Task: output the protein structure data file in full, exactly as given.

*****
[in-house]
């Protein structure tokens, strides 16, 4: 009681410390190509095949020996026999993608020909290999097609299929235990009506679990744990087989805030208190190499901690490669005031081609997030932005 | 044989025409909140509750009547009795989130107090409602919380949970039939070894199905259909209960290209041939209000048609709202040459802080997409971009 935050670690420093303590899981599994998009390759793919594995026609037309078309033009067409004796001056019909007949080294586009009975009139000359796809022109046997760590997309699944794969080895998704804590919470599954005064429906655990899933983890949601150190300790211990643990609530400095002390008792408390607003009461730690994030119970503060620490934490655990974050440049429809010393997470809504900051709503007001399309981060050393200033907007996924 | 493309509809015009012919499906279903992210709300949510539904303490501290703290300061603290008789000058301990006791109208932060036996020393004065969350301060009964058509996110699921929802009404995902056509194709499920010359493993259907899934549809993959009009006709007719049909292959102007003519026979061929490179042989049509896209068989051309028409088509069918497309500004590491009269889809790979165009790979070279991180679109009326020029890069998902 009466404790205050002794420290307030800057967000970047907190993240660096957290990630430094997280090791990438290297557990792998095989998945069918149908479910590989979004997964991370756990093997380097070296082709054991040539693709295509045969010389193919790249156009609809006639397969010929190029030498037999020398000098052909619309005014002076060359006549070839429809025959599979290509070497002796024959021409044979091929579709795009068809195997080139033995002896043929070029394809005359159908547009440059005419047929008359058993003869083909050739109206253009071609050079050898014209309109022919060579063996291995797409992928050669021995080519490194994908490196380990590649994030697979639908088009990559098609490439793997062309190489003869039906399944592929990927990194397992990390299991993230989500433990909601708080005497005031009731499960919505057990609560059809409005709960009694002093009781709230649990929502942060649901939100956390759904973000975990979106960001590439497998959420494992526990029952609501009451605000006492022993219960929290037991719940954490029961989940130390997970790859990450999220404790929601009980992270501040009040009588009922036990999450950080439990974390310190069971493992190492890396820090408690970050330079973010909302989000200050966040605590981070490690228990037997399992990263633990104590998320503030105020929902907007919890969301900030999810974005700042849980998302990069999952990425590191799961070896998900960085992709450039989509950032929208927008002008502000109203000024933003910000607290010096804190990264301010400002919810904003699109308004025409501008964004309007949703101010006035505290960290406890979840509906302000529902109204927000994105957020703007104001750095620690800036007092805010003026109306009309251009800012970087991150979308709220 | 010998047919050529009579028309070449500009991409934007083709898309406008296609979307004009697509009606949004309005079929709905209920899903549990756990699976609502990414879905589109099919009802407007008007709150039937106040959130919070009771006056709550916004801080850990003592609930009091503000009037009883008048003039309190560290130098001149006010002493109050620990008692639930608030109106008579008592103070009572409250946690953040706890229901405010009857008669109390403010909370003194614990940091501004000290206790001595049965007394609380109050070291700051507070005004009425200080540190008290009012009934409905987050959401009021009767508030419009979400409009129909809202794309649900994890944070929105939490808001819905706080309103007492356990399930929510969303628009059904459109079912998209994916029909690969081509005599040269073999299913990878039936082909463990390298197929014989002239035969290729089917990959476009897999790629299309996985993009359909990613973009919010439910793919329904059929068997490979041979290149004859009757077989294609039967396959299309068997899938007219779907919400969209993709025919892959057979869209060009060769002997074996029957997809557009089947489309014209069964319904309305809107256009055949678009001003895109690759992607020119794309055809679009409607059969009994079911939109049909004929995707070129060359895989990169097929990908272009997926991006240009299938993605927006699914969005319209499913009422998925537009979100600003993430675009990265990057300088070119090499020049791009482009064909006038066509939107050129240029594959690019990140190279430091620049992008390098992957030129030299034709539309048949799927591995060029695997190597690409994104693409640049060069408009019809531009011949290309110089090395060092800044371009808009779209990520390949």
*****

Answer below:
[in-house]
């Protein structure tokens, strides 16, 4: 009681410390190509095949020996026999993608020909290999097609299929235990009506679990744990087989805030208190190499901690490669005031081609997030932005 | 044989025409909140509750009547009795989130107090409602919380949970039939070894199905259909209960290209041939209000048609709202040459802080997409971009 935050670690420093303590899981599994998009390759793919594995026609037309078309033009067409004796001056019909007949080294586009009975009139000359796809022109046997760590997309699944794969080895998704804590919470599954005064429906655990899933983890949601150190300790211990643990609530400095002390008792408390607003009461730690994030119970503060620490934490655990974050440049429809010393997470809504900051709503007001399309981060050393200033907007996924 | 493309509809015009012919499906279903992210709300949510539904303490501290703290300061603290008789000058301990006791109208932060036996020393004065969350301060009964058509996110699921929802009404995902056509194709499920010359493993259907899934549809993959009009006709007719049909292959102007003519026979061929490179042989049509896209068989051309028409088509069918497309500004590491009269889809790979165009790979070279991180679109009326020029890069998902 009466404790205050002794420290307030800057967000970047907190993240660096957290990630430094997280090791990438290297557990792998095989998945069918149908479910590989979004997964991370756990093997380097070296082709054991040539693709295509045969010389193919790249156009609809006639397969010929190029030498037999020398000098052909619309005014002076060359006549070839429809025959599979290509070497002796024959021409044979091929579709795009068809195997080139033995002896043929070029394809005359159908547009440059005419047929008359058993003869083909050739109206253009071609050079050898014209309109022919060579063996291995797409992928050669021995080519490194994908490196380990590649994030697979639908088009990559098609490439793997062309190489003869039906399944592929990927990194397992990390299991993230989500433990909601708080005497005031009731499960919505057990609560059809409005709960009694002093009781709230649990929502942060649901939100956390759904973000975990979106960001590439497998959420494992526990029952609501009451605000006492022993219960929290037991719940954490029961989940130390997970790859990450999220404790929601009980992270501040009040009588009922036990999450950080439990974390310190069971493992190492890396820090408690970050330079973010909302989000200050966040605590981070490690228990037997399992990263633990104590998320503030105020929902907007919890969301900030999810974005700042849980998302990069999952990425590191799961070896998900960085992709450039989509950032929208927008002008502000109203000024933003910000607290010096804190990264301010400002919810904003699109308004025409501008964004309007949703101010006035505290960290406890979840509906302000529902109204927000994105957020703007104001750095620690800036007092805010003026109306009309251009800012970087991150979308709220 | 010998047919050529009579028309070449500009991409934007083709898309406008296609979307004009697509009606949004309005079929709905209920899903549990756990699976609502990414879905589109099919009802407007008007709150039937106040959130919070009771006056709550916004801080850990003592609930009091503000009037009883008048003039309190560290130098001149006010002493109050620990008692639930608030109106008579008592103070009572409250946690953040706890229901405010009857008669109390403010909370003194614990940091501004000290206790001595049965007394609380109050070291700051507070005004009425200080540190008290009012009934409905987050959401009021009767508030419009979400409009129909809202794309649900994890944070929105939490808001819905706080309103007492356990399930929510969303628009059904459109079912998209994916029909690969081509005599040269073999299913990878039936082909463990390298197929014989002239035969290729089917990959476009897999790629299309996985993009359909990613973009919010439910793919329904059929068997490979041979290149004859009757077989294609039967396959299309068997899938007219779907919400969209993709025919892959057979869209060009060769002997074996029957997809557009089947489309014209069964319904309305809107256009055949678009001003895109690759992607020119794309055809679009409607059969009994079911939109049909004929995707070129060359895989990169097929990908272009997926991006240009299938993605927006699914969005319209499913009422998925537009979100600003993430675009990265990057300088070119090499020049791009482009064909006038066509939107050129240029594959690019990140190279430091620049992008390098992957030129030299034709539309048949799927591995060029695997190597690409994104693409640049060069408009019809531009011949290309110089090395060092800044371009808009779209990520390949």